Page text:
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It's easy to proof by counterexample that non-negative matrices can have negative eigenvalues.

For example, the following matrix has -1 as an eigenvalue:

$$ A = \begin{bmatrix} 0 & 0 & 0 & 1 \\ 1 & 0 & 0 & 0 \\ 0 & 1 & 0 & 0 \\ 0 & 0 & 1 & 0 \\ \end{bmatrix} $$

However, which are the properties of those matrices, is there a generalization of them?

Thanks!

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For a real-valued and symmetric matrix $A$, then $A$ has negative eigenvalues if and only if it is not positive semi-definite. To check whether a matrix is positive-semi-definite you can use Sylvester's criterion which is very easy to check.

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  • $\begingroup$ You right it only holds for symmetric matrices, I'll edit my answer. Thanks! $\endgroup$ – Snufsan Jul 28 '16 at 8:44
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If your matrix is invertible and positive, then either it already has at least one negative eigenvalue, or you can get a matrix with a negative eigenvalue by exchanging two rows.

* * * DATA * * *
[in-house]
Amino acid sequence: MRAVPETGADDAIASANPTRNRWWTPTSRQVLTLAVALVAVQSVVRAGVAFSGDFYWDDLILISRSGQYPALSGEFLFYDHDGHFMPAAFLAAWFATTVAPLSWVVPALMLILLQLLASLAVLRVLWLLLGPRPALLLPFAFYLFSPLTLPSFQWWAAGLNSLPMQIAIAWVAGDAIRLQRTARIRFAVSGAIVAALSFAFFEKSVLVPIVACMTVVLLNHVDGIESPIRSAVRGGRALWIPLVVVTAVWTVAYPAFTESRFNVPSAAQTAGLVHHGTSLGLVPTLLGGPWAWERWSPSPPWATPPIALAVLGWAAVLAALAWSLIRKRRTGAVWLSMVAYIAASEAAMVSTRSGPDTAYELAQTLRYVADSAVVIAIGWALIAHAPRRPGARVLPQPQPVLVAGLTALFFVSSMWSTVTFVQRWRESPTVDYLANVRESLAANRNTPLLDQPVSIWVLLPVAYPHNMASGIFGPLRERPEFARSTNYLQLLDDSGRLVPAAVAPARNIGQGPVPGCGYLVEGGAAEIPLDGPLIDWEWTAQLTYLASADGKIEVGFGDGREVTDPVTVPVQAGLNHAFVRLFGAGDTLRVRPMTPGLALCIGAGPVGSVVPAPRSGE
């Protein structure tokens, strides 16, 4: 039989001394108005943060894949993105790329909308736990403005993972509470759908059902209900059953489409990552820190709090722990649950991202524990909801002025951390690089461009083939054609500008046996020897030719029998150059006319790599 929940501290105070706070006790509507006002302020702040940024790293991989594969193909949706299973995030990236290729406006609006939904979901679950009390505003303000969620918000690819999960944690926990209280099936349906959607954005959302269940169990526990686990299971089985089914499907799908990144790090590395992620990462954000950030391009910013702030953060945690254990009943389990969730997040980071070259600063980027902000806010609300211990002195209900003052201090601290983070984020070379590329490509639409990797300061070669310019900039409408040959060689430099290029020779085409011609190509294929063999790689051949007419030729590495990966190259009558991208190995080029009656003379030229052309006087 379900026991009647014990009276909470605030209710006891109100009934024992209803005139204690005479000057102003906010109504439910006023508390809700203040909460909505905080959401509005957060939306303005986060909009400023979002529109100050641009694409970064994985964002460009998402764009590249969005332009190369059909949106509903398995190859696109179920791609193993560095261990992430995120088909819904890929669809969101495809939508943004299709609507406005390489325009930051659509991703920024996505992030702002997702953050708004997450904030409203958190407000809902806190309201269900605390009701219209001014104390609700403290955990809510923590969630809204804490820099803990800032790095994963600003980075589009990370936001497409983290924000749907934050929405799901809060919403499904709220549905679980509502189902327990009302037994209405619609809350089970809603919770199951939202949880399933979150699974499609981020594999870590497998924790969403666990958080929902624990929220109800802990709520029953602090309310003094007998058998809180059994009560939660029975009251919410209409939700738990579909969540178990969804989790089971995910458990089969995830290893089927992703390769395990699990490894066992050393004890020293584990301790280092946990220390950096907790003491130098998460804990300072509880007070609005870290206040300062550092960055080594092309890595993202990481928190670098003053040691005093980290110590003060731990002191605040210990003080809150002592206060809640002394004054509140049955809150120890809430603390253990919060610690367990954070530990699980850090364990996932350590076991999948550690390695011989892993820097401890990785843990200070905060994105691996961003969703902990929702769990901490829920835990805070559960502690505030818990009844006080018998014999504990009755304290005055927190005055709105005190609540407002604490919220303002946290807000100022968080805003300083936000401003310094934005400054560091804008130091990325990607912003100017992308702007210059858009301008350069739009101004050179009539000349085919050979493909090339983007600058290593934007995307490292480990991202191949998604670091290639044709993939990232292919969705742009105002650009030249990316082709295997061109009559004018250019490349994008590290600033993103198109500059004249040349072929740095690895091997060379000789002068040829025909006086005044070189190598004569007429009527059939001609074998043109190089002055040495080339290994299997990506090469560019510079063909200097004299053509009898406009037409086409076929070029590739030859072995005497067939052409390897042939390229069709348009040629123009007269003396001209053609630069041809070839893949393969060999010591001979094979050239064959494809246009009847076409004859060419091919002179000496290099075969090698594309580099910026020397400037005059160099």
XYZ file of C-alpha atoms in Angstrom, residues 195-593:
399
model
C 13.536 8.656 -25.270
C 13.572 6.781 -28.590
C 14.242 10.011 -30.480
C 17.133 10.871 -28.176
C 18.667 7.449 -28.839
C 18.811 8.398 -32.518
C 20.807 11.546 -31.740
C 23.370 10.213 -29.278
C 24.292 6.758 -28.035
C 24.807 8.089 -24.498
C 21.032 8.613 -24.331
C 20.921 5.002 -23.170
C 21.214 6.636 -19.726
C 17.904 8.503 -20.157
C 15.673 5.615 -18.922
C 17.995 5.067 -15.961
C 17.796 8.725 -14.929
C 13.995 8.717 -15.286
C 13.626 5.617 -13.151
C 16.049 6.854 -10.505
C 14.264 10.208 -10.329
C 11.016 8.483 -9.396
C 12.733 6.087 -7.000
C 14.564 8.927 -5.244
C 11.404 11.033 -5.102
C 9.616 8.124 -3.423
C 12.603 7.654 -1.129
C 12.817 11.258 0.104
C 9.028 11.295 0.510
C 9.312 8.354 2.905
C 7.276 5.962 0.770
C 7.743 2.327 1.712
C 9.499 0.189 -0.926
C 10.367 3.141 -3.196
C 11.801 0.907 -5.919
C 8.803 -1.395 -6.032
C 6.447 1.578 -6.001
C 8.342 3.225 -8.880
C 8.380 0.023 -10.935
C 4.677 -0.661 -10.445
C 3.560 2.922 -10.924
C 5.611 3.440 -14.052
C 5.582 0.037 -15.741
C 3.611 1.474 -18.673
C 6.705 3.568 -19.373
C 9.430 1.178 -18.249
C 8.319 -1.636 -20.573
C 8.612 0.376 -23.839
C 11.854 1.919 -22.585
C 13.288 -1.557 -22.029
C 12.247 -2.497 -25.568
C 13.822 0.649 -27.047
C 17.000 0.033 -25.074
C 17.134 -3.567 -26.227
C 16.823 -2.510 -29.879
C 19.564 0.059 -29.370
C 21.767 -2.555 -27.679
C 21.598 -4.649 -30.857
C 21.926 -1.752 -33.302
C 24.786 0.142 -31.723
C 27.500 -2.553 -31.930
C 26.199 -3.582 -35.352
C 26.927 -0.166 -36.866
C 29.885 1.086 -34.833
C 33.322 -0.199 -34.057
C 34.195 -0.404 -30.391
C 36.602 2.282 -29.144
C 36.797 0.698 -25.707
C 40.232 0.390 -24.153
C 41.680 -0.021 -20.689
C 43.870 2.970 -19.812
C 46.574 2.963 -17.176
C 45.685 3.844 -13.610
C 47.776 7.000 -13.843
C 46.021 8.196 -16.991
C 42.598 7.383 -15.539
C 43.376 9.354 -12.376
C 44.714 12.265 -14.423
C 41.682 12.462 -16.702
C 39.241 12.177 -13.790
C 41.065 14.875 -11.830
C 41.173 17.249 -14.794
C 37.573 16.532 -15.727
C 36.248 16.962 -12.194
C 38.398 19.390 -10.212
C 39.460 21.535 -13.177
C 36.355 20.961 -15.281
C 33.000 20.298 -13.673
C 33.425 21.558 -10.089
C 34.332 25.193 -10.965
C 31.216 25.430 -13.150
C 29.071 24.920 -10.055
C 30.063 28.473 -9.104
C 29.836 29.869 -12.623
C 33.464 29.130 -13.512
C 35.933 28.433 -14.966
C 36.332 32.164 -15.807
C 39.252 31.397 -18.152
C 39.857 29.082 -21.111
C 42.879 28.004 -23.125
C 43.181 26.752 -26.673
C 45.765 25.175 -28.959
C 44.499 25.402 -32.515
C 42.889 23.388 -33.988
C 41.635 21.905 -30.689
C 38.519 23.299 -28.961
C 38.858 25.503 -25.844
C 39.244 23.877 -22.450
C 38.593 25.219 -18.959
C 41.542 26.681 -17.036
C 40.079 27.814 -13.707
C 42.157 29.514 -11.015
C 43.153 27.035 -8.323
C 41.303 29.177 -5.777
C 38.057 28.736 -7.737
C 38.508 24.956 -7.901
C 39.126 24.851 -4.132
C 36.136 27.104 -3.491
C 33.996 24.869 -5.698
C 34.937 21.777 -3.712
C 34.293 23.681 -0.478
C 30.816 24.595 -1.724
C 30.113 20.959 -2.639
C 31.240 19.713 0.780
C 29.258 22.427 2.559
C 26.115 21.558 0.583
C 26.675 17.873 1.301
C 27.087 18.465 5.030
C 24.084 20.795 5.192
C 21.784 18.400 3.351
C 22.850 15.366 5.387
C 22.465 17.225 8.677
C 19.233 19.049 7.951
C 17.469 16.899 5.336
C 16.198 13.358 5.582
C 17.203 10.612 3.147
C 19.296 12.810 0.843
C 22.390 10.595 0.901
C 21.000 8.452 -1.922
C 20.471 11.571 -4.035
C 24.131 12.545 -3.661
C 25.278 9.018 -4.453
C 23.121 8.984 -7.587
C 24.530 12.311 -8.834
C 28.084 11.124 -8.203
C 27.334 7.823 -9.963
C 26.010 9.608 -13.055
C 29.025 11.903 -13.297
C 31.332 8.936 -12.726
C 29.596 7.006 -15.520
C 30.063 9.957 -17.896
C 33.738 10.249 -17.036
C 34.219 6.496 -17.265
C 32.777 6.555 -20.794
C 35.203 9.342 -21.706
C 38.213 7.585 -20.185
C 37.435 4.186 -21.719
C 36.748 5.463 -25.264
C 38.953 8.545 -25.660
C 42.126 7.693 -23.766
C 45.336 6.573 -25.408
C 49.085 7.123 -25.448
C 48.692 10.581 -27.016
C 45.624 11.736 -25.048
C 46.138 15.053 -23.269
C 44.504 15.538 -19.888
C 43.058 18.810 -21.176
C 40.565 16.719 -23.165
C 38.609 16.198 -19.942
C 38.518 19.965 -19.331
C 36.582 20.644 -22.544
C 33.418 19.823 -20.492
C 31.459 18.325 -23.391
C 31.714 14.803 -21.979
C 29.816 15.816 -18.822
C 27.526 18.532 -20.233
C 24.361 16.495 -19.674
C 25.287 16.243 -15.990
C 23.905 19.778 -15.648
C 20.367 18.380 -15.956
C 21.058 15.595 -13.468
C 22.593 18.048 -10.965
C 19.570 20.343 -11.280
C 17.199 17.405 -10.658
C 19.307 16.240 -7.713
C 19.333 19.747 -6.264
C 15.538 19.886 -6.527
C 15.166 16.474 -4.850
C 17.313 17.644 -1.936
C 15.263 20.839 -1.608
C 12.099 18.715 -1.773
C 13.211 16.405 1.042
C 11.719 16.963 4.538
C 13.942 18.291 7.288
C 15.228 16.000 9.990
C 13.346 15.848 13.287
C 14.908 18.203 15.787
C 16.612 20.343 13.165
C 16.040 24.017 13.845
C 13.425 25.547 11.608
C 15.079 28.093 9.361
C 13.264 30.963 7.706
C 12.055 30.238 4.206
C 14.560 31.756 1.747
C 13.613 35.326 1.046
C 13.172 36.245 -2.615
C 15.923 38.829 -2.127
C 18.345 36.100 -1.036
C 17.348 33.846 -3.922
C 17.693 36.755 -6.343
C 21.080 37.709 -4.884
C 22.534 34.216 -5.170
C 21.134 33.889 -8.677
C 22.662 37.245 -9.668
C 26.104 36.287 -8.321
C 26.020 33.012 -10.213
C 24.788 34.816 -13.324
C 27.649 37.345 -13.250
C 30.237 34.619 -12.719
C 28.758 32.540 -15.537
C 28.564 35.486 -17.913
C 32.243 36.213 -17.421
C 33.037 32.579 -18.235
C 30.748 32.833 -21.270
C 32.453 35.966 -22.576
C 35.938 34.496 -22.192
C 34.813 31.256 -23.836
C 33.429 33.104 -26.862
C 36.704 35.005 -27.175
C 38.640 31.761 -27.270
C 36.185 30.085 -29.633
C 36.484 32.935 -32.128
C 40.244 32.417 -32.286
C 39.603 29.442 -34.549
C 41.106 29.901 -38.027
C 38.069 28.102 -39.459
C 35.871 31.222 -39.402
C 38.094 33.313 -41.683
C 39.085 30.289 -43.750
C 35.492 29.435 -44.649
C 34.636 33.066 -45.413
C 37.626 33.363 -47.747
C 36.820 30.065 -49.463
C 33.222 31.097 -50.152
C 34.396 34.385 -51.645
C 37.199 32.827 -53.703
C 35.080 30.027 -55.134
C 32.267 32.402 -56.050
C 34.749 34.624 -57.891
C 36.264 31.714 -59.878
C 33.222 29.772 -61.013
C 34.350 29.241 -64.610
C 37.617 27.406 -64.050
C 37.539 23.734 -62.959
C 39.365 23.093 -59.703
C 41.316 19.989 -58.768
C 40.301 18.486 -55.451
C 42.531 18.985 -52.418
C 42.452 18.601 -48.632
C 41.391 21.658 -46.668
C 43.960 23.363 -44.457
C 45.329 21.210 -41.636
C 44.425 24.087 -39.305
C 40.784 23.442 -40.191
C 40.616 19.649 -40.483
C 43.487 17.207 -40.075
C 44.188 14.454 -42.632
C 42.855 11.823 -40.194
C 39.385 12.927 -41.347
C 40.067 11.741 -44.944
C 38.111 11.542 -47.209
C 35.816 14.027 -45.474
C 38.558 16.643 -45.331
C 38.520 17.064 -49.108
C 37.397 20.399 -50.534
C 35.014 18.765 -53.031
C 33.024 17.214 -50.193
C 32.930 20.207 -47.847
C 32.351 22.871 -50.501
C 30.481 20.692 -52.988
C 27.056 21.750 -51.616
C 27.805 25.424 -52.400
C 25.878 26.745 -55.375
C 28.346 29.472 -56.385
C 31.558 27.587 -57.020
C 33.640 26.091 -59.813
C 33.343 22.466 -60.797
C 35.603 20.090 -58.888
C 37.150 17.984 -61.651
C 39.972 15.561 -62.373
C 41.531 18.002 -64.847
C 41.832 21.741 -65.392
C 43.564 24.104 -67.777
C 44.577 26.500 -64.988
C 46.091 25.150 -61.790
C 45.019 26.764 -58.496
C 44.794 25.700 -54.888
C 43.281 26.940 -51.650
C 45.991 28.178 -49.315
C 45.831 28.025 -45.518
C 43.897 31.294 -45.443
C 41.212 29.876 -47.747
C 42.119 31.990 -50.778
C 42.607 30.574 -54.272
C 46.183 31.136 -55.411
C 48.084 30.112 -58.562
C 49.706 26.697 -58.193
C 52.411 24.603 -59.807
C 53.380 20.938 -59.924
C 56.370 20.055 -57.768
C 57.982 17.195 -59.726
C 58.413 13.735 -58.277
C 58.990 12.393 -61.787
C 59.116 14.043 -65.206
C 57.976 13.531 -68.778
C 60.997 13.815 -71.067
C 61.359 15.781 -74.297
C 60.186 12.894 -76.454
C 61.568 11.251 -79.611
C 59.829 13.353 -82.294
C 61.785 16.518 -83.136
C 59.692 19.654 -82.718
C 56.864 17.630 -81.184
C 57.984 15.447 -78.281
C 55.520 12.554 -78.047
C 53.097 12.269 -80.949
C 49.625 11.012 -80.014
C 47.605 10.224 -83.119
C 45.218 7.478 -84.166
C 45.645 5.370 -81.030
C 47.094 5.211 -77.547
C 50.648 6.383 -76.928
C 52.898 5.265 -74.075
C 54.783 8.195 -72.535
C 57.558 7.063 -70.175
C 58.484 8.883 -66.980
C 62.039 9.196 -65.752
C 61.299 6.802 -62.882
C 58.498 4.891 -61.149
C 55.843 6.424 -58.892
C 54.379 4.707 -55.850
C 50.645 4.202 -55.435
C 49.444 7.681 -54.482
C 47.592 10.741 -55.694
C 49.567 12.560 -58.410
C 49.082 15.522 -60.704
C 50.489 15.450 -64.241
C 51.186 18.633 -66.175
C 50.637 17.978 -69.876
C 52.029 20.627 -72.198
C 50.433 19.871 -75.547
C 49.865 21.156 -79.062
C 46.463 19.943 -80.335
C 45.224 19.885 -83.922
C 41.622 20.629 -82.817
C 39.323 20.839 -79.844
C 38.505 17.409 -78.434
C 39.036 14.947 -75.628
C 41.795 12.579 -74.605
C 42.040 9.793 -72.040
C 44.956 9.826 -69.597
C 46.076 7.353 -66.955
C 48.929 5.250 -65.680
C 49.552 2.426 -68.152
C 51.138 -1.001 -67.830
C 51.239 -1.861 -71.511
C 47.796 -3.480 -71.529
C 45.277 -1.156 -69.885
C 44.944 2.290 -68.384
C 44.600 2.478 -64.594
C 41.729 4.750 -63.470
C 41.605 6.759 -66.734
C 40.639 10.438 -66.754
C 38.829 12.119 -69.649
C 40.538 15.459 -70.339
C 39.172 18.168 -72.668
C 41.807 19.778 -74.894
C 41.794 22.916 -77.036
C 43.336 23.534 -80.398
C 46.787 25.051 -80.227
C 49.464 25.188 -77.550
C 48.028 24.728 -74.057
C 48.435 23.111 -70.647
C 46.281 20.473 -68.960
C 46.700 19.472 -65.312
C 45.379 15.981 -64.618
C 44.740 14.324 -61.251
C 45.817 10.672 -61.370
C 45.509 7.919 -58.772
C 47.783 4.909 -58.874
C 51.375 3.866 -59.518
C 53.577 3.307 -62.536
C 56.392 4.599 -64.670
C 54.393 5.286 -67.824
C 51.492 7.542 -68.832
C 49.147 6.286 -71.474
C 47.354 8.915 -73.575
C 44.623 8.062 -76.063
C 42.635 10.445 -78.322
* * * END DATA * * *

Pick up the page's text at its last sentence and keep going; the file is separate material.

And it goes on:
Proof:

If all eigenvalues are positive, then the determinant is positive. Exchanging two rows changes the sign of the determinant. Since the determinant is the product of the eigenvalues, a matrix with a negative determinant has at least one negative eigenvalue.

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For $(2,2)$ matrices with positive entries the following are equivalent

  1. the determinant non positive
  2. the matrix has on negative eigenvalue.

Note that the sum of the two eigenvalues is positive whereas their product is negative : such a matrix must be diagonalizable, and the two eigenvalues must have opposite sign.

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